Welcome to International Networking Week®!

This week marks the 8th annual celebration of International Networking Week® which is recognized each year by thousands of people around the world.

International Networking Week is about celebrating the key role that networking plays in the development and success of business around the world.  It is about creating an awareness relating to the process of networking.  Not just any kind of networking, but what I call “relationship networking”–an approach to doing business based on building long-term, successful, genuine relationships with people strategically through the networking process.

International Networking Week has been acknowledged by many governmental organizations (including a joint resolution of the California State Assembly and Senate) and is celebrated in many countries across the globe.  Start the new year out with more business by using this week to build your networking skills and expand the opportunities within your reach.  If you belong to any networking groups, be sure to tell them that this is International Networking Week (Feb 3-7).

CLICK HERE to view a short video about International Networking Week 2014.  Please feel free to share the video with others and show it at your networking meetings this week.

For more information and a list of worldwide events, please visit www.InternationalNetworkingWeek.com.

So what will you be doing to recognize International Networking Week?  Please share your plans in the comment forum below–thanks!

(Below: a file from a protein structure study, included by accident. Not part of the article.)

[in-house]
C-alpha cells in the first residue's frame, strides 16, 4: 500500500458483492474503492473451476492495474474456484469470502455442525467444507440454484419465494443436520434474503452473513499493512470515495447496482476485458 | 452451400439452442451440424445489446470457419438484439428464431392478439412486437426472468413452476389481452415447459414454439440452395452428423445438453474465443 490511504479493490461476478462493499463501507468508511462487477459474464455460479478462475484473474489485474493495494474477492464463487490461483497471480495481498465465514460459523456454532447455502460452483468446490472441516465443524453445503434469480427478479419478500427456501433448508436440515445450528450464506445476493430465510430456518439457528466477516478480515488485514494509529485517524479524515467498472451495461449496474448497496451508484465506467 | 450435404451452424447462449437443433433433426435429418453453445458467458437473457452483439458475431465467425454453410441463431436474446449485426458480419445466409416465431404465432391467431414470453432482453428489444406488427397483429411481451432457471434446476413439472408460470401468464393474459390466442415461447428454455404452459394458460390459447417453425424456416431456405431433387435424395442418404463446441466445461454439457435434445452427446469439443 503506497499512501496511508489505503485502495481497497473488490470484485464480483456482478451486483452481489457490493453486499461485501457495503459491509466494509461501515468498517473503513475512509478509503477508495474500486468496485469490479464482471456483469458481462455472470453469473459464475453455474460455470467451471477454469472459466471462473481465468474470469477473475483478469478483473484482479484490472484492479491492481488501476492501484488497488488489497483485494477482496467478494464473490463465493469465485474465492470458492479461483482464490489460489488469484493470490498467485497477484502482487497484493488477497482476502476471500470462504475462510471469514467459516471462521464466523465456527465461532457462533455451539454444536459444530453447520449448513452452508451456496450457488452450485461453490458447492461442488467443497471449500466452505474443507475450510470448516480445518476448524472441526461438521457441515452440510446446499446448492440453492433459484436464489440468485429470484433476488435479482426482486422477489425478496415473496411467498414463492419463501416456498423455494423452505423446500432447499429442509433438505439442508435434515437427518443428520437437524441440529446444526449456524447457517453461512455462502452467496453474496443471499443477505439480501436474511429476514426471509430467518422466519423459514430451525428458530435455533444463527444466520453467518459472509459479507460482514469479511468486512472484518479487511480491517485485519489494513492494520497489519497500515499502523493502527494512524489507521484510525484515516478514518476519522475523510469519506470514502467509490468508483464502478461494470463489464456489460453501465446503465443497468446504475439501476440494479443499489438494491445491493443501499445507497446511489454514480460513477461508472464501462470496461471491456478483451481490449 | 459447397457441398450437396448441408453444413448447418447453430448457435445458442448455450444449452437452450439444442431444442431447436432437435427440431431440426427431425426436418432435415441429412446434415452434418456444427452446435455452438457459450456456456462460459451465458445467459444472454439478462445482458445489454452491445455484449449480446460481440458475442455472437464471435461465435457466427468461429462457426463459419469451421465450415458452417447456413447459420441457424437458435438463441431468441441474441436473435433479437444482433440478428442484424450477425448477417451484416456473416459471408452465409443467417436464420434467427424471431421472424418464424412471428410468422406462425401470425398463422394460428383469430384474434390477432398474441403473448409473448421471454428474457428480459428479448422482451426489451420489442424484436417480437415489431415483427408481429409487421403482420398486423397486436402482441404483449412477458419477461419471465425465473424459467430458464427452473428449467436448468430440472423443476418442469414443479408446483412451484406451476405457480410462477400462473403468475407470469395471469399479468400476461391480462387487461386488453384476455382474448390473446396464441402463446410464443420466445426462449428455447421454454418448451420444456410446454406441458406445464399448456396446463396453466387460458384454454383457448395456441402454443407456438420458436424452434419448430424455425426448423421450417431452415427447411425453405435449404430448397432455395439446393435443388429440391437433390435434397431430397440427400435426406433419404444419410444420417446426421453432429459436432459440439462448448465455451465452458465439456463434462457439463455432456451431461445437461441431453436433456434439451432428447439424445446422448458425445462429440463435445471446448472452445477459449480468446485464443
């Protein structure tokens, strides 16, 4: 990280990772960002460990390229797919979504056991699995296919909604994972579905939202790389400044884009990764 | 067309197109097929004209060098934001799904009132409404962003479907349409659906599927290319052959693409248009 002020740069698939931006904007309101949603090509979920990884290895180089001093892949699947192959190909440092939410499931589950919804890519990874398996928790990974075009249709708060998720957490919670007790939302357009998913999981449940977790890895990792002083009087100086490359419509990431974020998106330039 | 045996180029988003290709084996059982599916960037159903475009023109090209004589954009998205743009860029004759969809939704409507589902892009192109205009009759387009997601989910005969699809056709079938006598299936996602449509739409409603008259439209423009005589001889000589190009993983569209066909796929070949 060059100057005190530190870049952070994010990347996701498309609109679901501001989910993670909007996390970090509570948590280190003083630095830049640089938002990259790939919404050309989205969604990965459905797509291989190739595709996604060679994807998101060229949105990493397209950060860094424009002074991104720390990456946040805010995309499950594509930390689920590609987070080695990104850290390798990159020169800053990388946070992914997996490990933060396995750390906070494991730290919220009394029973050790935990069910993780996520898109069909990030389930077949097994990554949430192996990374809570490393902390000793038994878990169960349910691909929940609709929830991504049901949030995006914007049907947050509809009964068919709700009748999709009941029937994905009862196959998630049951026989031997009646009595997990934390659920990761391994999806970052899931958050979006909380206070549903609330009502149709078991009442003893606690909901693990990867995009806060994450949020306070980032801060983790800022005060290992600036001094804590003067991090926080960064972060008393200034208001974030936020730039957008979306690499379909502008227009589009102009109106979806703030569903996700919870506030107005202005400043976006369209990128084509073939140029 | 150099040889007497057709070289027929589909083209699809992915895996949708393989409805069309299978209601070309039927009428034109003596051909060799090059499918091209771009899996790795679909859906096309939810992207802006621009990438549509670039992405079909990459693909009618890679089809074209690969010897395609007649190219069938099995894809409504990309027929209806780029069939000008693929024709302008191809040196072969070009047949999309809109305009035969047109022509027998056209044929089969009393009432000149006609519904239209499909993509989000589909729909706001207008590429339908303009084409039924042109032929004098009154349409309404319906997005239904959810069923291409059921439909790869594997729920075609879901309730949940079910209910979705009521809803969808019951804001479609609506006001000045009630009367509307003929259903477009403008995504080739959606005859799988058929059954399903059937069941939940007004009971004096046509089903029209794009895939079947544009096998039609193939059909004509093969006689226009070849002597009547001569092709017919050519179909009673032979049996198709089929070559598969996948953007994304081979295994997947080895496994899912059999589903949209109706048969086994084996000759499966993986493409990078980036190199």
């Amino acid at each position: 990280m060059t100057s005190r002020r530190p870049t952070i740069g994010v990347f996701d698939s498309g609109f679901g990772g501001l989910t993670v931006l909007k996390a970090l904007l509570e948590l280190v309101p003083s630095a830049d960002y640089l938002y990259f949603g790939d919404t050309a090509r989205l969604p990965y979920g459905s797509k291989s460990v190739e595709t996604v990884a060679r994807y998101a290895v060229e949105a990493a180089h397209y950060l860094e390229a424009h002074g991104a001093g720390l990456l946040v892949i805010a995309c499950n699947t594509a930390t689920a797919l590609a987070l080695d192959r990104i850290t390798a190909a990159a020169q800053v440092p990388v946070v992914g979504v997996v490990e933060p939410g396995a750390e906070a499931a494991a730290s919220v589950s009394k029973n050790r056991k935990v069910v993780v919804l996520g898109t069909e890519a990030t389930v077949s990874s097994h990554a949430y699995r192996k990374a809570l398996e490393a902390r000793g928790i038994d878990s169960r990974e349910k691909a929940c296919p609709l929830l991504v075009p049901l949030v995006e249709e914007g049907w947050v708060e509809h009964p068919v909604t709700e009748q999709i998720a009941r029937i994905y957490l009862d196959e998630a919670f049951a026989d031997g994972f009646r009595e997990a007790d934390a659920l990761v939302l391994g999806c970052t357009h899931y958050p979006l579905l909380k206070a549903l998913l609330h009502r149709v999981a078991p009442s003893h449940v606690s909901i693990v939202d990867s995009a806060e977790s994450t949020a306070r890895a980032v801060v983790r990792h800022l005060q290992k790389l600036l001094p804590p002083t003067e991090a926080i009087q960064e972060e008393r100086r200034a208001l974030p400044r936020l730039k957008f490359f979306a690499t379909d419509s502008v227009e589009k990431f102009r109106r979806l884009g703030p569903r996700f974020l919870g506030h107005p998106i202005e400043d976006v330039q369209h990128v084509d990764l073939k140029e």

4 Steps to Building an Effective Networking Program

It’s often been said that “starting is the hardest part” of a project. Well, building your business through networking and word-of-mouth marketing is no exception.

Here are four things you can do to get your networking program off to a strong start:

1. Don’t be a cave dweller: Get out and meet people!

2. Know how to ask for the referral. Learn and develop specific techniques that will help you hone your ability to ask for the referrals you want.

3. Consciously select at least three business or networking groups to join in the next three months (chambers of commerce, community service groups, trade associations, strong contact networks such as BNI, etc.).

4. Develop a creative incentive to encourage people to send referrals your way (If you’re a music store owner, for example, you might send music tickets to people who refer business to you).

The bottom line is this: Get out there and make diverse contacts, be specific in your approach, and help others in creative and enthusiastic ways so they’ll want to refer you business!